DECATUR — Teacher certificates are complicated, and they’re going to get more complicated July 1.
On that date, teachers will instead have licenses, and all current certificates will automatically roll over into licenses. Teachers don’t have to do anything for that to happen. It will be renewals and professional development requirements that will be confusing.
“Teacher licensure is becoming a huge issue,” said Macon-Piatt Regional Superintendent Matthew Snyder at the regional board’s March 21 meeting.
Part of the reason is that not all the details have been worked out yet, such as how many hours of continuing education will be required and how often teachers will have to renew their licenses. Currently, teachers must renew every five years.
In the past, teachers who took continuing education could enter the credits in their own records. Now, the organization giving the workshop or course has to enter the credit, while the teacher’s responsibility is to double-check to make sure it’s there.
In a district the size of Decatur, for example, that could mean hundreds of hours of credit will have to be entered by district personnel when the district offers continuing education for its teachers.
“That could be a full-time job for us,” Decatur Superintendent Gloria Davis said.
Until now, new teachers received an Initial certificate and had to have five years of experience to earn a Standard certificate. That will no longer be the case. All teachers will hold licenses.
“There will no longer be separate Initial and Standard certificates,” said Amanda Reavy Simhauser, spokeswoman for the Illinois State Board of Education. “All current certificate holders will be issued a license as of July 1 without having to do anything.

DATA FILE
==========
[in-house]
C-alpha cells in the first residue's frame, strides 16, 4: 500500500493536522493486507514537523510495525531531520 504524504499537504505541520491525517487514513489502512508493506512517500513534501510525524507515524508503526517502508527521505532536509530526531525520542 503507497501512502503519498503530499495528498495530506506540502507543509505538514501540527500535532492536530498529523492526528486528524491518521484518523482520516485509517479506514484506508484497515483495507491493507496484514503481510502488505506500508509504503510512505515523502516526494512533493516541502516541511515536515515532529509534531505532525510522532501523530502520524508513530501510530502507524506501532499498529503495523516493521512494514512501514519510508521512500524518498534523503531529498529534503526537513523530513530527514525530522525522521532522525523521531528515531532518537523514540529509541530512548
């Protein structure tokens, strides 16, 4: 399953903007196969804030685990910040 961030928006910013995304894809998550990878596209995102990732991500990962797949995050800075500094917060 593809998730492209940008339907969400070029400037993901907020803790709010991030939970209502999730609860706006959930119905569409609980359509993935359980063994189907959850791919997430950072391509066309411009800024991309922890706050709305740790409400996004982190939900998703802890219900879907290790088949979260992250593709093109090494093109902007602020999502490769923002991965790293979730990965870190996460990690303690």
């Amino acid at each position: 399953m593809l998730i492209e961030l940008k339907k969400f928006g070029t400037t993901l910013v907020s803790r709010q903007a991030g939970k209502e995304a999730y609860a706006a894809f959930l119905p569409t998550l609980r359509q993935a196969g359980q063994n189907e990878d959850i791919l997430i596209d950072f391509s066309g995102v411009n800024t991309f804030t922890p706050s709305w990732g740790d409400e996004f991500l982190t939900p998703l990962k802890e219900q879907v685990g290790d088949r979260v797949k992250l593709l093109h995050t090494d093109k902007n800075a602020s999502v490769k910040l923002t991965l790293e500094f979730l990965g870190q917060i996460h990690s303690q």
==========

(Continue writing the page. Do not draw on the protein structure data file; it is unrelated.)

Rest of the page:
“Certificate holders are encouraged to go into the Educator Certification System to make sure their contact information is up-to-date prior to July 1. All correspondence with licensure holders after July 1 will be through email. Licenses will not be printed and mailed. Individuals may go online to check their credentials.”
In addition to the switch to licenses, the Illinois State Board of Education has changed the teacher preparation requirements, said Nan Galen, director of the Millikin University School of Education. Universities were informed two years ago.
New requirements are that all teachers, no matter their area of expertise, must be trained to teach reading, learn strategies for working with special-education students and understand the needs of English language learners.
Teaching assistants will also face more stringent requirements, said Paula Busboom, president of the Decatur Area Federation of Teaching Assistants. A few years ago, the state raised the education requirement for teaching assistants to a two-year degree or 30 hours and work experience or the ability to pass the paraprofessional exam.
“They are phasing out work experience and college hours as a qualifier,” Busboom said. “(Teaching assistants) have to have all 60 or more college hours or take the paraprofessional exam. Subs will now have to meet same requirement.”
Galen said students at Millikin are encouraged to pursue endorsements of special education or English as a second language expertise to make them stand out in a competitive job market.
“Starting in the fall, our elementary (teaching students) will choose (English as a second language) or special-ed endorsements,” she said. “It won’t just be a class here or there. They’ll be way more marketable and better teachers. Some districts have one elementary opening and 700 applicants, and we’re telling them, how do you distinguish yourself?”